Deputy Director of the Institute of Finance of the Academy of Social Sciences: It is not appropriate to be too optimistic about the role of the central bank’s digital currency in the short term

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Deputy Director of the Institute of Finance of the Chinese Academy of Social Sciences: It is not appropriate to be too optimistic about the role of central bank digital currency in the short term

Note: This article is a transcript of the author’s speech at the China Macroeconomic Forum (CMF) Macroeconomic Hot Issues Seminar (No. 20), which has been reviewed by me. Please be sure to indicate the source for reprinting.

Zhang Ming, deputy director of the Institute of Finance, Chinese Academy of Social Sciences, deputy director of the National Finance and Development Laboratory, director of the China Chief Economist Forum

What is the definition of digital currency?

I start from the three most representative digital currencies, namely Bitcoin, Libra and CBDC, and talk about their innovation and applicability.

The first is the cryptocurrency represented by Bitcoin. This currency was created by the private sector, not linked to any existing currency, and the total amount is roughly constant. In terms of innovation, Bitcoin is a groundbreaking new creation. But the key problem is that there is no government credit endorsement behind Bitcoin, and the total amount is constant, so the current holders hold it not for trading, but to wait for appreciation. From this perspective, Bitcoin is not a real currency, but a financial asset.

The second type is a stable currency represented by Libra. Its currency value is linked to a basket of currencies. Libra is also very innovative. Once it starts to be widely used, the challenge to the existing international monetary system and structure may be the biggest. But precisely because it is highly innovative and initiated by the private sector, governments of all countries, including the United States, are now very vigilant about this new potential challenge. So far, Libra is still an initiative and has not yet been implemented.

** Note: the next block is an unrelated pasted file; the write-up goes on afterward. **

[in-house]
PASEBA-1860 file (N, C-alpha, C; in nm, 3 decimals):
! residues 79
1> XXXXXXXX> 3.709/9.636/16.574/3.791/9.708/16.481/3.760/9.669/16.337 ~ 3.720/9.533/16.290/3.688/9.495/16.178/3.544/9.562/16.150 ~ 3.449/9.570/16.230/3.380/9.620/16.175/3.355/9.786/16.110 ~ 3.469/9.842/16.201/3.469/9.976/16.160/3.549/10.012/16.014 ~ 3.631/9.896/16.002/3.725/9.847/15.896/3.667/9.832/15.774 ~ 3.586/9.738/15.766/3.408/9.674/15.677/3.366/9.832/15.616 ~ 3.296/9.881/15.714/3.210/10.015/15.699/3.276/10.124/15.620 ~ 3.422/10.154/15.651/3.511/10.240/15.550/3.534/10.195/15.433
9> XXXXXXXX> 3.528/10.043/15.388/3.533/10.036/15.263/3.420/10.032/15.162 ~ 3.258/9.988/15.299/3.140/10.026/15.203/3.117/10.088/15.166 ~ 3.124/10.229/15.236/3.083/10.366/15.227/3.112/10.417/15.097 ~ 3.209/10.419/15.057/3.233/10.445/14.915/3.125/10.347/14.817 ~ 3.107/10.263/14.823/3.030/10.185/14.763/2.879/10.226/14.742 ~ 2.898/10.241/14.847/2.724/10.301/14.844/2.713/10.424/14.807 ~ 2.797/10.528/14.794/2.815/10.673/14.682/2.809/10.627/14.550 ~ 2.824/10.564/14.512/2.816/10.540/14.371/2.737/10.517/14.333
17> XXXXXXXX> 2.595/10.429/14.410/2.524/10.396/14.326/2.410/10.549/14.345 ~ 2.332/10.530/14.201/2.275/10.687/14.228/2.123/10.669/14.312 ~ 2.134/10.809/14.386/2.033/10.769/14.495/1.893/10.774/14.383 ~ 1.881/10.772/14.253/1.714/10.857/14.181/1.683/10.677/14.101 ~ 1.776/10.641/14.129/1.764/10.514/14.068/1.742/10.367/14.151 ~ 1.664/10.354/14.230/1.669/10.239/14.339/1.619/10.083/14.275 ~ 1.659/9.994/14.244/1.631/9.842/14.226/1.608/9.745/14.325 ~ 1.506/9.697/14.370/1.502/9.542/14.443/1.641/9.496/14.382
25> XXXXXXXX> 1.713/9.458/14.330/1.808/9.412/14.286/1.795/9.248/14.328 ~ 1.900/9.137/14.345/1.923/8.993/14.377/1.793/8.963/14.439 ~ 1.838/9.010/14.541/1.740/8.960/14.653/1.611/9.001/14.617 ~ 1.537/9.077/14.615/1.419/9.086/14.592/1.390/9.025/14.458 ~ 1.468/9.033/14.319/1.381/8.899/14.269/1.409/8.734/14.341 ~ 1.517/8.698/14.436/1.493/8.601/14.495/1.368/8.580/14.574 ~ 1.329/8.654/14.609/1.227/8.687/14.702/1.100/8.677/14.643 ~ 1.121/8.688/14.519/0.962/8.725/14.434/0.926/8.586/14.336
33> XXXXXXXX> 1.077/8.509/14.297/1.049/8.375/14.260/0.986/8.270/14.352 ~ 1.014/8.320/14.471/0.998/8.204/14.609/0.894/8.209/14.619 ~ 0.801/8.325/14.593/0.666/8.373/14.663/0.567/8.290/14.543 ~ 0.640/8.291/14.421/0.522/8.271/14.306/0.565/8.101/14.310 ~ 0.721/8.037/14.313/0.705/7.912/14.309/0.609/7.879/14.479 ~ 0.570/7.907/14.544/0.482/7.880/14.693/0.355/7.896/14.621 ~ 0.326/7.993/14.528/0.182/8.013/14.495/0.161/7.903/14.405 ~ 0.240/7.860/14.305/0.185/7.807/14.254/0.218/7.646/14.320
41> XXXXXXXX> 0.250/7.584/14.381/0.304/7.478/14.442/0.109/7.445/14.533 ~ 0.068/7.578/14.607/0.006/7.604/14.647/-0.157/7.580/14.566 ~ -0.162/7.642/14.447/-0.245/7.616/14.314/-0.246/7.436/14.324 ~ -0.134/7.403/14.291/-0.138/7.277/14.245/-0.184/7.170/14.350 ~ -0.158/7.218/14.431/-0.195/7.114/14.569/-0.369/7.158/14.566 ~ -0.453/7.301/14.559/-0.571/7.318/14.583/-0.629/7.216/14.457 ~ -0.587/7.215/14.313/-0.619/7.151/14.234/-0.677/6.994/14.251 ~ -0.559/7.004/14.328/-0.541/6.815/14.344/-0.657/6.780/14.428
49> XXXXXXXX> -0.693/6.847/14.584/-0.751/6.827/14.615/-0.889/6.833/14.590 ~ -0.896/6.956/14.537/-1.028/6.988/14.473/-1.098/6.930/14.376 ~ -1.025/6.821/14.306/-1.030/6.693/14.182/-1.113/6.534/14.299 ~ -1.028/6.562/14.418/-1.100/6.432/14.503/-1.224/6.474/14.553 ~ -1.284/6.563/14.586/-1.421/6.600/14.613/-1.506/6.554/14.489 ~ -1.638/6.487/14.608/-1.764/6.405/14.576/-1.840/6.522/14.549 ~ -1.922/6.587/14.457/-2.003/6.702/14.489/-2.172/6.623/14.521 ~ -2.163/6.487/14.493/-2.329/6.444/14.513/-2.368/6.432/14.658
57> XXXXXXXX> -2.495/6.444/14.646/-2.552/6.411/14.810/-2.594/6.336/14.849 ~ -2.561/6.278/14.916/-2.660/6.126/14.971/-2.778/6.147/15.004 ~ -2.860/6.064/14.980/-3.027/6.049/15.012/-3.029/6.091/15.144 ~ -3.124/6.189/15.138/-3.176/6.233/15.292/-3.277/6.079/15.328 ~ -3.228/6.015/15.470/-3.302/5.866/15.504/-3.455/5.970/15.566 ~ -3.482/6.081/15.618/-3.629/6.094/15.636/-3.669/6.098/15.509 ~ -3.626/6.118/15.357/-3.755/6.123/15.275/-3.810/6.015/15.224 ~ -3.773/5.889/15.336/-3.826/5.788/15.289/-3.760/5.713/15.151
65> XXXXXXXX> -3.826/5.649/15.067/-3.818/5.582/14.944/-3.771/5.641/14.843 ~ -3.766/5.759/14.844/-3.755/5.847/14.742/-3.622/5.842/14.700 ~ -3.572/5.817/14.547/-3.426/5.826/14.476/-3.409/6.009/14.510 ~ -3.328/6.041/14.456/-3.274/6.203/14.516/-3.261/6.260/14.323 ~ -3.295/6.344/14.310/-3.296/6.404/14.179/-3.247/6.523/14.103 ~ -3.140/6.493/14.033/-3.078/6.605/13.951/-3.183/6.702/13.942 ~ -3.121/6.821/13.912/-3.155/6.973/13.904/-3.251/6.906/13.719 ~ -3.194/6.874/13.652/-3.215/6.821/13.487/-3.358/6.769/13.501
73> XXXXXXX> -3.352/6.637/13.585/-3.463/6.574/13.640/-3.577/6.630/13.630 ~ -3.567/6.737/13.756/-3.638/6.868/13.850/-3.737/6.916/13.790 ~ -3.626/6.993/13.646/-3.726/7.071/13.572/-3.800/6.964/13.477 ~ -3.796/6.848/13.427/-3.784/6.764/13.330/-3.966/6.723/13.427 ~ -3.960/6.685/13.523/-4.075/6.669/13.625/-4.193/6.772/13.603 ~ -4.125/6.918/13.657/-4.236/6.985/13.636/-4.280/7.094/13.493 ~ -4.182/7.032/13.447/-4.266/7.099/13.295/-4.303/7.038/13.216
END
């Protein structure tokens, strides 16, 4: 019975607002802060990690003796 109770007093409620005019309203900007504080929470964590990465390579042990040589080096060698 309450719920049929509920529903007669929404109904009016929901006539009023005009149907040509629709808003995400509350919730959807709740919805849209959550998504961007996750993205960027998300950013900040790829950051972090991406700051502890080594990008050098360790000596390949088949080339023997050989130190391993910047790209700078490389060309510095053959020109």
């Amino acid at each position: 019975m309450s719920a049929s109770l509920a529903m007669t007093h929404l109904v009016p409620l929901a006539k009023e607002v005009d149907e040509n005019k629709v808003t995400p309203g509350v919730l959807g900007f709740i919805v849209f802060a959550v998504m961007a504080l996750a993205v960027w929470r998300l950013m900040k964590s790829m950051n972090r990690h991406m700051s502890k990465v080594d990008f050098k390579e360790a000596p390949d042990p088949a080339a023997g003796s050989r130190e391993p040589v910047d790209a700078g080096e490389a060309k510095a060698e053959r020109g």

The third type is central bank digital currency (CBDC). A typical representative is the digital currency DCEP launched by the People’s Bank of China. It is relatively the least innovative. It is a sovereign currency that can form a certain substitute for M0 and is linked to the RMB one-to-one. This is because it is less innovative and easier to start and promote. For the People’s Bank of China, there are not too many potential risks and worries to promote it. But also because it only replaces M0, it is not much different from the past currencies. Therefore, the current market and the industry’s expectations for DCEP seem to be too high, thinking that it can solve the problems that the current financial system cannot solve, and that it will Significantly enhance the international status of the RMB. In terms of the current form of DCEP, the marginal changes it can bring to the current Chinese financial system and the existing international monetary system may not be very strong.